A broad term for any innovative technology that has the potential to address climate change.
The term “climate tech” intentionally casts a wide net. It includes both physical and digital technologies. It includes technologies that reduce greenhouse gas emissions, technologies that remove emissions from the atmosphere, and technologies that enable adaptation to an altered climate. If a technology has something to do with solving any aspect of the complex and multi-faceted problem of climate change, then it can conceivably be considered climate tech. This all-inclusive focus acknowledges the breadth of the climate challenge and the diversity of solutions needed, but it also allows for a certain looseness when startups, investors, and others seek to define their impact.
Climate solutions need to come from across society, not just tech billionaires. However, as far as tech billionaires go, Bill Gates has a fairly grounded and strategic approach. In this video from Breakthrough Energy, the Microsoft co-founder explains the need for innovation to address climate change.
Why not stick with existing solutions, rather than rely on new technology?
The short answer is to do both. In 2018, the world’s leading climate authority, the Intergovernmental Panel on Climate Change (IPCC), published a landmark report highlighting the urgency of limiting warming to 1.5 degrees Celsius. The report outlines four potential pathways for reaching that goal. The pathways are vastly different, but one thing they have in common is a central role for new technologies. Relying on emissions-reducing technology isn’t the same as blind techno-optimism. New technology needs to go hand in hand existing solutions, deployed immediately. But the IPCC pathways make clear that the route to mitigation goes through innovation.
Where did the term climate tech come from?
The term itself is pretty new. It only sprung into wide usage around 2020. However, some of the startups and investors in the space have been around much longer, as have some of the technologies themselves. Many climate tech players have been around at least since the boom in interest in “cleantech” from 2008 to 2011.
What’s the difference between cleantech and climate tech? In theory, cleantech is technology that minimizes negative impact on the environment with a heavy focus on the energy industry, while climate tech has a focus on addressing climate impacts. In practice, there’s a whole lot of overlap between the two terms. Clean Energy Ventures has a good explainer on this, but the key thing to note is that these industry descriptions aren’t scientific classifications. Some technologies fit well under a given umbrella, and others don’t. A lot of cleantech investments didn’t pan out for investors, so there are strong reservations around that term, and it makes sense many investors would gravitate towards a new one. Before cleantech, the term was greentech, which goes to show that tech vocabulary is dynamic. However, “cleantech” and “greentech” are somewhat nebulous. A strength of “climate tech” is that it signals a clarity of purpose around managing the havoc wrought on our climate by greenhouse gas emissions.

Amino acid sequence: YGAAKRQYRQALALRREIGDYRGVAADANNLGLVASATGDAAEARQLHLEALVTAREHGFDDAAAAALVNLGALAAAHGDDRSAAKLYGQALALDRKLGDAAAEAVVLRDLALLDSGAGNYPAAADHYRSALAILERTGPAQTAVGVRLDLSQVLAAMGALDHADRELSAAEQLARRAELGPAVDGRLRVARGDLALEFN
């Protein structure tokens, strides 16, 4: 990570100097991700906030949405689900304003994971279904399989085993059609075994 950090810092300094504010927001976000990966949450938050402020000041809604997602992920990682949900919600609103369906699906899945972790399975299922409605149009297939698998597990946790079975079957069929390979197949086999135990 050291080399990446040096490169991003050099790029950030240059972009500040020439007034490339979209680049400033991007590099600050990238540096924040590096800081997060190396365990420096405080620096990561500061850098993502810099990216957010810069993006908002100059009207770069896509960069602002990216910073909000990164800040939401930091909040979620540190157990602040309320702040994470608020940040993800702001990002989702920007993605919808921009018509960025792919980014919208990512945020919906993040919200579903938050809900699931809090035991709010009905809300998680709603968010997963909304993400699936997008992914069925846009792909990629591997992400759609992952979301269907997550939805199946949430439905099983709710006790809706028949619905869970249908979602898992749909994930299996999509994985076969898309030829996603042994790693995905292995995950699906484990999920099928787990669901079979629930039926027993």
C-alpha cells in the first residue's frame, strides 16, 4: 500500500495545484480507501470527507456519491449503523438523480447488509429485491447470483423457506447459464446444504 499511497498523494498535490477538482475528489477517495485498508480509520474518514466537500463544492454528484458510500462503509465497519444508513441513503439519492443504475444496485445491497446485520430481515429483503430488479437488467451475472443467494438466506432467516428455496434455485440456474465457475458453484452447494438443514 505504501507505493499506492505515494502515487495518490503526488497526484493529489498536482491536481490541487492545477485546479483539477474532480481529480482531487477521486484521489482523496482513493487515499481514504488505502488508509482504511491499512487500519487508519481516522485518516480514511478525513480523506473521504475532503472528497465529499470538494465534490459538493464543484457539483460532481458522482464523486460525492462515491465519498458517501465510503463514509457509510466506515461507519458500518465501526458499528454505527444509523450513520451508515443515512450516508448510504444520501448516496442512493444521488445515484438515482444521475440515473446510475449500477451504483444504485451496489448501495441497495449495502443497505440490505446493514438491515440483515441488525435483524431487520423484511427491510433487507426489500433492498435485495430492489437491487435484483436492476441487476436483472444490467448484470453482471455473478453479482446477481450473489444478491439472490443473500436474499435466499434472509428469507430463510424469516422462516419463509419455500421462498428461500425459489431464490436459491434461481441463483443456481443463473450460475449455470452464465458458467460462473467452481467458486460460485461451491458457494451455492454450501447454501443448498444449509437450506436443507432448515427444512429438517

A major underlying factor behind the surge of interest in climate tech is the rising public demand for climate action, as evidenced by youth-led climate movements around the world. Adults pay attention when teenagers sternly address the United Nations with messages like, “We are in the beginning of a mass extinction, and all you can talk about is money and fairy tales of eternal economic growth. How dare you!”
Naturally, the response to that sentiment from Silicon Valley and other tech hubs is to solve the problem with new technology and new business models...
That's obviously a bit glib, but there’s some value to that approach, even if it seems counter-intuitive. The global shift from an emissions-heavy economy to a presents a massive business opportunity for the companies and technologies who can aid with the transition. That dual monetary and moral imperative is a tough force to stop.
Which innovations are needed, specifically?
A 2020 report from professional services firm PwC provides a detailed overview of the climate tech landscape. Click on the images below to check out how they break it down by category and technology:
Here are some further resources on climate tech:
This 2018 report from Breakthrough Energy (a firm founded by Bill Gates) that dives deep into the policies and technologies needed for low-emission energy innovation.
This 2017 article in the Stanford Social Innovation Review shows how and why there’s a lack of funding for climate tech solutions. It’s written by some of the founders of Prime Coalition, which aims to fill the gap through philanthropy and impact investing.